Weekend Alone in the Garden
Well, Me and the Mantis
So I really wasn’t alone, in that my old friend-the 2 cycle mantis spent quite a lot of time with me in the garden. Actually, 2 Mantis tillers and I spent time together, so it was almost a threesome. But this is a family oriented blog, so I alternated gardens, and allocated one Mantis tiller to each.
Recall, dear reader, that business has kept old Uncle Milton out of town for the past three weeks. And last weekend was spent vacationing at a lake house in Michigan, so no time was spent at home. This means that all garden tending was done by Wifey and the kids. As I suffered *Withdrawal* from being separated from my gardens, I fretted (understatement– freaked out is much more accurate), um, worried a little that perhaps the weeds would be taking over. So I ran the mantis tillers down between the rows. A lot.
Now here is a plug for the Mantis tiller. My father introduced me to them, many moons ago. These little powerhouse tillers only cut a swath about 9 inches per pass. They are tiny, and thus very easy to handle and control in tight areas. I prefer the 2 cycle style, as I prefer the greater power to weight ratio. At the hardware store in Huntington, Mantis tillers are offered for rent. Uncle Milton says “Go try one out. You will love it”.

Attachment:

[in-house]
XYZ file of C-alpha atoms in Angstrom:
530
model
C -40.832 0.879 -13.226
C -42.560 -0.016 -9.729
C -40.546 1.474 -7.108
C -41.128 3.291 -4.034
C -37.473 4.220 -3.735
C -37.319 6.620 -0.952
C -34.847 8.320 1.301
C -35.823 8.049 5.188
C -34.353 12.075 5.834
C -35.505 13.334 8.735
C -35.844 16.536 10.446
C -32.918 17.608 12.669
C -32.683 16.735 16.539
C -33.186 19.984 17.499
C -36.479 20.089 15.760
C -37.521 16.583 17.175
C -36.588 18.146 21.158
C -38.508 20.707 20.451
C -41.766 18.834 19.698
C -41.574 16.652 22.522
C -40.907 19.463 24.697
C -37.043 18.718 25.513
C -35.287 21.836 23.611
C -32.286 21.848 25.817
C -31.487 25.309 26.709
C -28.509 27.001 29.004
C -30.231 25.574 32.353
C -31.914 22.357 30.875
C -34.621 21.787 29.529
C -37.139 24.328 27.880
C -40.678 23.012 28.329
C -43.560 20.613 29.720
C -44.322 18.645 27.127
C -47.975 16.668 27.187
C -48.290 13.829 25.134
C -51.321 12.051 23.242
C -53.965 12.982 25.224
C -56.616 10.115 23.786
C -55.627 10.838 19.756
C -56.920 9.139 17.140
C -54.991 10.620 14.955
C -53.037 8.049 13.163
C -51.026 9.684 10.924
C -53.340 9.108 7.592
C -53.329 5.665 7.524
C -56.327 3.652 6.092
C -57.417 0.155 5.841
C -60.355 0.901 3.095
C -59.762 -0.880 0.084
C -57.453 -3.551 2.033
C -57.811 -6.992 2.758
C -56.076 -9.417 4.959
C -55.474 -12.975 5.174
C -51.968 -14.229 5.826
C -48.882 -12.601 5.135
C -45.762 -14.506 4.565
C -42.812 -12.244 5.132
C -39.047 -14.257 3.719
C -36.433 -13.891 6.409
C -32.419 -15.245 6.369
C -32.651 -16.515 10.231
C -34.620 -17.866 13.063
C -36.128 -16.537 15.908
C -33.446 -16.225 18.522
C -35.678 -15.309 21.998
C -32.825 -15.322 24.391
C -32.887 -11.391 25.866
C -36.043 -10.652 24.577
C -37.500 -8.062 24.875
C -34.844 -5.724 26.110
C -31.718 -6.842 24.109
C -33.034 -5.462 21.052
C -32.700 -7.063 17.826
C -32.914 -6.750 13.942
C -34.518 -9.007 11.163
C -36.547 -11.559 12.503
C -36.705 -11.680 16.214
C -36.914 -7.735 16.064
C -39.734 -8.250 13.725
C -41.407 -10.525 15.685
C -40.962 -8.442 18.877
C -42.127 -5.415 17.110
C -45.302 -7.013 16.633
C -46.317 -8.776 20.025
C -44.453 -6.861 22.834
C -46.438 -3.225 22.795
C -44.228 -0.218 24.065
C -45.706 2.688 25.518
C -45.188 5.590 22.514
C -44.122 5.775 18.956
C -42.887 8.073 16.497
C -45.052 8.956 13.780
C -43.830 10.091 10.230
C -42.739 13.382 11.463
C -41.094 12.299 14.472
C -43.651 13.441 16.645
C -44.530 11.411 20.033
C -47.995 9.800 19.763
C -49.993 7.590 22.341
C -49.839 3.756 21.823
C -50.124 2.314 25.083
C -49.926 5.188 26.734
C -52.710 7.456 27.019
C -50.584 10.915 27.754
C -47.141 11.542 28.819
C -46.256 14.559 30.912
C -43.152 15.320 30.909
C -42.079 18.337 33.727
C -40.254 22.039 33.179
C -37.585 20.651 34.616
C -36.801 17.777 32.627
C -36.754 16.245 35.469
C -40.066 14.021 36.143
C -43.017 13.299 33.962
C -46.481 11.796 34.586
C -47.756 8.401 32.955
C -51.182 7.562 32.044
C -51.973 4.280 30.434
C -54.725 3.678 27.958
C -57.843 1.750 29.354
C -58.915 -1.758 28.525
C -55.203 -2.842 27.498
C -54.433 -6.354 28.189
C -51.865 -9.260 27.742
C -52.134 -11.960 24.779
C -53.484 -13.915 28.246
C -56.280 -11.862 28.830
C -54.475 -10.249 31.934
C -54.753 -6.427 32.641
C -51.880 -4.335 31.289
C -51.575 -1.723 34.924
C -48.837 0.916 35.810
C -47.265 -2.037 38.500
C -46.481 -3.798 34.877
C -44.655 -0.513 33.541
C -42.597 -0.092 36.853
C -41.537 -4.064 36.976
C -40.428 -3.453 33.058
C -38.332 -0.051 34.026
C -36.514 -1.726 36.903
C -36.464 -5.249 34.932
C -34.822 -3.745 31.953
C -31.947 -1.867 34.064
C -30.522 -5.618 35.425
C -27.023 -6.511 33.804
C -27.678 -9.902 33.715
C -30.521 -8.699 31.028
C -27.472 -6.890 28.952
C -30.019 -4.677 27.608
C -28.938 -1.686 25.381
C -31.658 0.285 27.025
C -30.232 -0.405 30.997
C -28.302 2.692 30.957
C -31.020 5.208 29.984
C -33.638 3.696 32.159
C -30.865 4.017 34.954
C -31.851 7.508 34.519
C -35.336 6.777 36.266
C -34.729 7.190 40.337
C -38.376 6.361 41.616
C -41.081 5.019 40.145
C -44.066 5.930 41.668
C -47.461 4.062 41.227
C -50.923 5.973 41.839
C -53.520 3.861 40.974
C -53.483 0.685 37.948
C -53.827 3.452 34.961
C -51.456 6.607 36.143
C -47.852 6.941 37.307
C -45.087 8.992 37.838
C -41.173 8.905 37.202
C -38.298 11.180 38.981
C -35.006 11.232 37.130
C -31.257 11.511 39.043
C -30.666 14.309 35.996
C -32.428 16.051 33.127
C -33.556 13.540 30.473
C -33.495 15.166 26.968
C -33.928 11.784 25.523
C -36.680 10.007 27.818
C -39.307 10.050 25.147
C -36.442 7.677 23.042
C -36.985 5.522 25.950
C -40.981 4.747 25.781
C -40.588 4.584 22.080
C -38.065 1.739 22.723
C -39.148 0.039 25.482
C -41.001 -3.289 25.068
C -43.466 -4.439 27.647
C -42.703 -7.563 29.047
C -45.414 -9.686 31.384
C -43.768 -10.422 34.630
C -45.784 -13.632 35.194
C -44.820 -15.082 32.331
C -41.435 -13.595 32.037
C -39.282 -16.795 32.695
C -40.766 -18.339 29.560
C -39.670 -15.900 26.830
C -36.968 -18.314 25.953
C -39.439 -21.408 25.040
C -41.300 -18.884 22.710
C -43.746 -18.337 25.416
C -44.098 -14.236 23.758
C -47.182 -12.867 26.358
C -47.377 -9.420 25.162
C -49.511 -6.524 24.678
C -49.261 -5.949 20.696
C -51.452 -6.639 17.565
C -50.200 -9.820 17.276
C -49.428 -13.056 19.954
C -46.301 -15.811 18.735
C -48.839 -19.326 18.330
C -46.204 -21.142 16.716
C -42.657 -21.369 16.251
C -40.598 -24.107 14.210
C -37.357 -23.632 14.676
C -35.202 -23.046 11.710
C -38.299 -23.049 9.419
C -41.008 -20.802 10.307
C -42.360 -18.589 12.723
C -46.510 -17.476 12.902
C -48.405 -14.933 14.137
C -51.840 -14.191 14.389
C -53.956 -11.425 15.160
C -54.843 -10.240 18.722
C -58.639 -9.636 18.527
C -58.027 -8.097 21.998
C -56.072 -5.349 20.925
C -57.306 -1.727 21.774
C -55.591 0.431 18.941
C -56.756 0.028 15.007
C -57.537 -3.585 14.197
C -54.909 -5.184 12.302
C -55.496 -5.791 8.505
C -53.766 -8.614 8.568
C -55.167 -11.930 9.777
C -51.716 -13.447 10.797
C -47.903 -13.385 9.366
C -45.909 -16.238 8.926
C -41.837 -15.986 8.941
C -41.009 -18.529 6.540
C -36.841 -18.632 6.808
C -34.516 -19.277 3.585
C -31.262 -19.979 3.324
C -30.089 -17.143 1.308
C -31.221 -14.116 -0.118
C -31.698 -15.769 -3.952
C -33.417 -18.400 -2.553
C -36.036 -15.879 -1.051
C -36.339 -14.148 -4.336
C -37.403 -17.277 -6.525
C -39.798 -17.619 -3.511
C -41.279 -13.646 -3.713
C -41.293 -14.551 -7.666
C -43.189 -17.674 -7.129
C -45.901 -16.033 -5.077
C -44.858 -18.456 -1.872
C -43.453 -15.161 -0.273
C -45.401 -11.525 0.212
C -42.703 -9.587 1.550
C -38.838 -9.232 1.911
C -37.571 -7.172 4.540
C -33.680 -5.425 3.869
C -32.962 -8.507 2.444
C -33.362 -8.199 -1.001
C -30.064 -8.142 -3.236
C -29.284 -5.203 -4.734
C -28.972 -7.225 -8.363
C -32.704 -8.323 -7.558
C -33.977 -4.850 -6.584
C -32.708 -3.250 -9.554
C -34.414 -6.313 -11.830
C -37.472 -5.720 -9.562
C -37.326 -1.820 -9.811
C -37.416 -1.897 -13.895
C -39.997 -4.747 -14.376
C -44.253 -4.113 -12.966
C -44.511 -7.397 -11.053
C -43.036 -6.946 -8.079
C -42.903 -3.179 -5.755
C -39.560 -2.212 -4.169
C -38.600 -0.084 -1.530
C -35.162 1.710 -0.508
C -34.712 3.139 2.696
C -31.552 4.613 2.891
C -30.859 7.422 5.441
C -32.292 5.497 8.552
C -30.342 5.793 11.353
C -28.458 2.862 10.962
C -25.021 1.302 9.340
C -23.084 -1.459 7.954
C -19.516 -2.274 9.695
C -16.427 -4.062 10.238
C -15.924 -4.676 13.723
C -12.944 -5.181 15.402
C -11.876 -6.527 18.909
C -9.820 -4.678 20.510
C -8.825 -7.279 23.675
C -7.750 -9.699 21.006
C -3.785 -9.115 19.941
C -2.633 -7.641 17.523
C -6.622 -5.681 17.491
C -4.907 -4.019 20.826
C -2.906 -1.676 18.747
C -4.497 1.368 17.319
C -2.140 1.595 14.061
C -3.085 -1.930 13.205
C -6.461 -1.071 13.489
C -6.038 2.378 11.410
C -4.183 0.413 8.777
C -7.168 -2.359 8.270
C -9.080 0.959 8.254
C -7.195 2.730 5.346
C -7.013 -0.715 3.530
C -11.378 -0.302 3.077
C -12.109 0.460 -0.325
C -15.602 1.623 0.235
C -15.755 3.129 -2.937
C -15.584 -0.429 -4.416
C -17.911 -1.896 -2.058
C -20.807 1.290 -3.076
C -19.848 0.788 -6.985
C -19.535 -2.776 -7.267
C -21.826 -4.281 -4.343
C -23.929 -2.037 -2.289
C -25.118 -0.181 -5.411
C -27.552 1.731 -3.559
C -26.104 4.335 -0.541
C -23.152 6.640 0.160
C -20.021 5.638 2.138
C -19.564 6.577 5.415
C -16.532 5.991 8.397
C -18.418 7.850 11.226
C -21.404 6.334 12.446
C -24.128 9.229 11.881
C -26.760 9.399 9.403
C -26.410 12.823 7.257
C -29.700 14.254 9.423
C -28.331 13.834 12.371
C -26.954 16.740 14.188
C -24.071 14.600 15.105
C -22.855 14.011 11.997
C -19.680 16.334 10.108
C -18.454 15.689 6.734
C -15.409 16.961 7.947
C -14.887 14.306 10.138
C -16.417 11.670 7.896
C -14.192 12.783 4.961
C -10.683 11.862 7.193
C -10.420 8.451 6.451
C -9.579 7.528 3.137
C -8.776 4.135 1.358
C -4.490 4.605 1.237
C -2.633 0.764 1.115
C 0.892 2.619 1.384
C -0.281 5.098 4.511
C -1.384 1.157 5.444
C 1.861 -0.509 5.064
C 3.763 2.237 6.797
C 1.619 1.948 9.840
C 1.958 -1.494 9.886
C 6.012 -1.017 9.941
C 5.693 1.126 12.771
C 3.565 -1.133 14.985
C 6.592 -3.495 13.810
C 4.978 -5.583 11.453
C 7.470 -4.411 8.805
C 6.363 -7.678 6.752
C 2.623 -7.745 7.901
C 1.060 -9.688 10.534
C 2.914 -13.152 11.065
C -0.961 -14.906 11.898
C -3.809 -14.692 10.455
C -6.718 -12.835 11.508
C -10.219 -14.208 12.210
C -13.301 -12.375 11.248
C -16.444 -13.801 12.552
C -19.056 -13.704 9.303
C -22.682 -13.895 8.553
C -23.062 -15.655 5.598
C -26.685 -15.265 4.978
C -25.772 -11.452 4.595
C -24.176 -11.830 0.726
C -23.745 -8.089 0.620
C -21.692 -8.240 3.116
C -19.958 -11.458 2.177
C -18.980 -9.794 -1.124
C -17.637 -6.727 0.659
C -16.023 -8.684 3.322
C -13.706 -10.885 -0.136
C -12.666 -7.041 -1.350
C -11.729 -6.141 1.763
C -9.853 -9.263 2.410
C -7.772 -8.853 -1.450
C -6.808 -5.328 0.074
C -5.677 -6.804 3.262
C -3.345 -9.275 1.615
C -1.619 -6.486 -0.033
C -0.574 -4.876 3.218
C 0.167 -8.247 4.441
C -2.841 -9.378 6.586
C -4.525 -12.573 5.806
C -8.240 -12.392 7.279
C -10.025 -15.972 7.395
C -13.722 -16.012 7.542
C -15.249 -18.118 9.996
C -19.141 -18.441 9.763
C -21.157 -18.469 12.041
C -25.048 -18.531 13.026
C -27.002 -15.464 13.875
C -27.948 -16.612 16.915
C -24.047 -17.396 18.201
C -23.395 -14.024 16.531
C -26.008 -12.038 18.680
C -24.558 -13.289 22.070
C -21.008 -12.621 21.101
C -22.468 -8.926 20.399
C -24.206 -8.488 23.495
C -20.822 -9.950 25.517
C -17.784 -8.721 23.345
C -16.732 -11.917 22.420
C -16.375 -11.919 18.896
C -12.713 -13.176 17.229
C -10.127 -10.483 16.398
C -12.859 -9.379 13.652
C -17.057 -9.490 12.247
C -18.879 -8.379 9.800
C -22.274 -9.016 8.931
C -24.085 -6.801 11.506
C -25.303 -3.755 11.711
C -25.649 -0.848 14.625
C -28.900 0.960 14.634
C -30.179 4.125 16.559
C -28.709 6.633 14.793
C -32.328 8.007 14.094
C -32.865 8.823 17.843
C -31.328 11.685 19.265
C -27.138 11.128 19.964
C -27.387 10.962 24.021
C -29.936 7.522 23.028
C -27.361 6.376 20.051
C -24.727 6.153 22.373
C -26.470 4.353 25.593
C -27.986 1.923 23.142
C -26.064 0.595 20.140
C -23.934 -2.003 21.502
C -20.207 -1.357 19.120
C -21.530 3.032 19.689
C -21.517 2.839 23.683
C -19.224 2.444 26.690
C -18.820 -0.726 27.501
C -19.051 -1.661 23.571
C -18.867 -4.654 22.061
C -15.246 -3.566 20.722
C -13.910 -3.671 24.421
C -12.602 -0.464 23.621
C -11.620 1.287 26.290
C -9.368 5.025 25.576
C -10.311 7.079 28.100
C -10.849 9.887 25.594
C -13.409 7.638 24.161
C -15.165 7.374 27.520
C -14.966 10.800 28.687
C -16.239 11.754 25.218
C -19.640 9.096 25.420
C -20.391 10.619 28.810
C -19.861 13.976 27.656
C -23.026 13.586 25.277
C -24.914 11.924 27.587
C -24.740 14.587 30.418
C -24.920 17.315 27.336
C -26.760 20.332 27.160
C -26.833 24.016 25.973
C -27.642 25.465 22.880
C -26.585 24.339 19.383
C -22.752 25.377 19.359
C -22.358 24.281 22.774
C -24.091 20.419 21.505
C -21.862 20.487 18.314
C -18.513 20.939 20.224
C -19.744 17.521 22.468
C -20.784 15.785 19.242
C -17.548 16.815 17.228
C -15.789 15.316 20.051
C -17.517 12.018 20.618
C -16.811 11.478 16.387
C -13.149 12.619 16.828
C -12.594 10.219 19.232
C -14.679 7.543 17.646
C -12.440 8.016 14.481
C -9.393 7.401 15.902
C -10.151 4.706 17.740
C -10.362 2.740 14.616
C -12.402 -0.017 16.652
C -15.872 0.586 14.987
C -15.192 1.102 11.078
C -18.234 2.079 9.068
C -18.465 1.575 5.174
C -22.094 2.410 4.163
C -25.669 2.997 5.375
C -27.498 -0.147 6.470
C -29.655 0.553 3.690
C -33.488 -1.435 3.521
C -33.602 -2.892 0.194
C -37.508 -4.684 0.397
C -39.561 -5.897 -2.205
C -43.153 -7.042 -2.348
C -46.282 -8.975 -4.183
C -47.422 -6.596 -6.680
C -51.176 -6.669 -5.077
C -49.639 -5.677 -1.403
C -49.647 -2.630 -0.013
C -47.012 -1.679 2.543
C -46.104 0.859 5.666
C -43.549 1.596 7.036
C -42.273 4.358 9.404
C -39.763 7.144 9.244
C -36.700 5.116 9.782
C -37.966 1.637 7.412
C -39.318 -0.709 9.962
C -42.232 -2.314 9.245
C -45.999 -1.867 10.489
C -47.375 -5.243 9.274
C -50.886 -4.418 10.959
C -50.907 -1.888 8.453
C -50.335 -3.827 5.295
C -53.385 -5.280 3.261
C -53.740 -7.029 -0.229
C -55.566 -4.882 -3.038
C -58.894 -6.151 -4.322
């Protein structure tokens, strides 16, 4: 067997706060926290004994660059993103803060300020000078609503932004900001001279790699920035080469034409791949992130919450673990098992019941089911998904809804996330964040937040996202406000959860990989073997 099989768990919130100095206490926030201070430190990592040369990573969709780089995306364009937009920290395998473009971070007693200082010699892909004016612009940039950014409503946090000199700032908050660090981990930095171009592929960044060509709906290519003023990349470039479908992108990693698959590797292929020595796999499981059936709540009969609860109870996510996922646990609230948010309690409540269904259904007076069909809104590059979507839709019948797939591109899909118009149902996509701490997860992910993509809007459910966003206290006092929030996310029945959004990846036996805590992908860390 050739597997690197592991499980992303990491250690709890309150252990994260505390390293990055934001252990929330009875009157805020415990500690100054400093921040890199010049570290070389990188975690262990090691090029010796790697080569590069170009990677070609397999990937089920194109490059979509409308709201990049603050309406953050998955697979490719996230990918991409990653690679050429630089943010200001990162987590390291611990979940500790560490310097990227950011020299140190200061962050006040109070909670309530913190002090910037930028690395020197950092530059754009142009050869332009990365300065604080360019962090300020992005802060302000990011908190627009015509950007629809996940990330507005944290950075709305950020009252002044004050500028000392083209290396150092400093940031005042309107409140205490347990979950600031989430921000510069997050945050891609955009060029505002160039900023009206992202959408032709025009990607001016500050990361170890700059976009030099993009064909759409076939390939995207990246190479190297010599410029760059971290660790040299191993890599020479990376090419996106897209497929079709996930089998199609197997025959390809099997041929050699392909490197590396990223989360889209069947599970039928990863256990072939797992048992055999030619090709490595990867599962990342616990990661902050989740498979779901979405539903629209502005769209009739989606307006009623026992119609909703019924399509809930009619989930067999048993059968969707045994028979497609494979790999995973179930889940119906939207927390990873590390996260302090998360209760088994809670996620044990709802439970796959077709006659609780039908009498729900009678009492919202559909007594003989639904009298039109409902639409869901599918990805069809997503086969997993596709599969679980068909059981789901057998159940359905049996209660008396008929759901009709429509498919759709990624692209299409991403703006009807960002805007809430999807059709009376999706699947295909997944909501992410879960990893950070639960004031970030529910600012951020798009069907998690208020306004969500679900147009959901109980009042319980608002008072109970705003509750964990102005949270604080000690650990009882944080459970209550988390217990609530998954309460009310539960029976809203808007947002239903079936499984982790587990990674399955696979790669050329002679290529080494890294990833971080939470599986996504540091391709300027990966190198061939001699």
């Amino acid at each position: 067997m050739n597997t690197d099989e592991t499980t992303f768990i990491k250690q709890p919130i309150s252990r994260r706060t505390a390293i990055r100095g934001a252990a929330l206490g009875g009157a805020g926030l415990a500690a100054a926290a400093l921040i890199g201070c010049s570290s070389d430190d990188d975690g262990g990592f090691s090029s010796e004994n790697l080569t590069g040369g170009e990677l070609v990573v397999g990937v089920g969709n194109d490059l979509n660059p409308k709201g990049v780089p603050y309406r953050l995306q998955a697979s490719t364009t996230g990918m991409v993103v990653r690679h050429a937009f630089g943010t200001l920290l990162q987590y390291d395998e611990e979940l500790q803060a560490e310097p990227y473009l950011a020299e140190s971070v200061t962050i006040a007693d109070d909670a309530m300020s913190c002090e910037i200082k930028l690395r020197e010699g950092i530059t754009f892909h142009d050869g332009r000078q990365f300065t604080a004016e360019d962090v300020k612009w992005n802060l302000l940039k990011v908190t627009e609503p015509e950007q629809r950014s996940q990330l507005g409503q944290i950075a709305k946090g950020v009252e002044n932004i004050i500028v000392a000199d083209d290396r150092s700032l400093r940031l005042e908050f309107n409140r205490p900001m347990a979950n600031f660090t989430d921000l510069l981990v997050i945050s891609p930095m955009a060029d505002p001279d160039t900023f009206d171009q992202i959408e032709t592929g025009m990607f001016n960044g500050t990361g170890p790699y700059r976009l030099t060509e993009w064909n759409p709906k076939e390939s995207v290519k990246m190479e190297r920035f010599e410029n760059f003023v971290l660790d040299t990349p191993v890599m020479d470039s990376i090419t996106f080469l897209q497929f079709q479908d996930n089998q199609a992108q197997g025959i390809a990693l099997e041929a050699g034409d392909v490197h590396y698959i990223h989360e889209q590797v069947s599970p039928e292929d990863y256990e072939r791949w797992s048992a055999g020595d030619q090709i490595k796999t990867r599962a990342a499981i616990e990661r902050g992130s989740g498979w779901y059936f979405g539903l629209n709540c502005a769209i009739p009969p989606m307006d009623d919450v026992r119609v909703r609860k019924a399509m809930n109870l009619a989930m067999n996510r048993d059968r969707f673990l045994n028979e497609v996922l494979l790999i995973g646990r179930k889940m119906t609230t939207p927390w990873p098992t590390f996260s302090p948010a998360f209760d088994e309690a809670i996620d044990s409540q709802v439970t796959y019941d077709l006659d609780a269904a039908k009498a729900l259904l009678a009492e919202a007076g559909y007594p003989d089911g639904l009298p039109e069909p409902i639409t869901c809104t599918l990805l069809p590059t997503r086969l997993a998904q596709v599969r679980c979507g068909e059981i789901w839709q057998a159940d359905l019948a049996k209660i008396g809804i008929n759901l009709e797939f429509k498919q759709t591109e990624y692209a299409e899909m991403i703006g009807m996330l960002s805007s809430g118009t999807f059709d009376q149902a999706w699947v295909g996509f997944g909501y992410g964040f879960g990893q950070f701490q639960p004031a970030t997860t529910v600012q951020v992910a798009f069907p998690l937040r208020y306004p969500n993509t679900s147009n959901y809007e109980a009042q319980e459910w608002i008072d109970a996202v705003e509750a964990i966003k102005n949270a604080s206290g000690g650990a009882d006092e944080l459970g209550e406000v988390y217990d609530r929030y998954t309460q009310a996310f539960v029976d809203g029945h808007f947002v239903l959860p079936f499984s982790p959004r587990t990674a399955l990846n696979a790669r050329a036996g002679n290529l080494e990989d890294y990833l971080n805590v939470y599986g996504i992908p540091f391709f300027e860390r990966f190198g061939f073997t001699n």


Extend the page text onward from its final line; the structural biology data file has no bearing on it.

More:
Anyway, when the kids heard the Mantis fire up, they all headed for the hinterlands. I managed to totally till the west garden, and perhaps about a third of the North garden. Singlehandedly. Also in my absense, no one had removed any rabbit manure from under the cages. So after hauling about 12 five gallon buckets of rabbit manure out to the garden, and spreading it between the rows, the fertilizing of the north garden is pretty much done for a while.
Perhaps, dear reader, you recall me alerting you to get some free tomato seeds from the good folks over at Wintersown.Org… Well, I planted those wintersown FREE seeds in one gallon, plastic milk jugs way back in the winter, when snow was on the ground. I put holes in the top, and bottom and placed them on the south side of the house.
And then I forgot about them. Until yesterday. O.M.G. I looked into the jugs yesterday, and these dried out, nearly dead plants cried out to me. “Help us. We’re d-y-i-n-g-!=!-!” Oh, my; did they ever look terrible. But they were still alive. So I quickly shuttled them to the shade, over near the North garden. I filled up a watering can and saturated the wilted little suckers. And then I saturated them again. There they stayed, in the shade, until 9 p.m. Then, as the sun was flirting with the horizon in the West, they went into the ground. And got another deep soaking.
And today? They are looking good. They are looking really good. But I have to tell you that they probably would not have lasted much more of that type of abuse. So there is a *bonus* row of tomatoes in the North garden. Phew!
So, one man, two machines and a lot of manure. What a way to spend a weekend alone in the garden.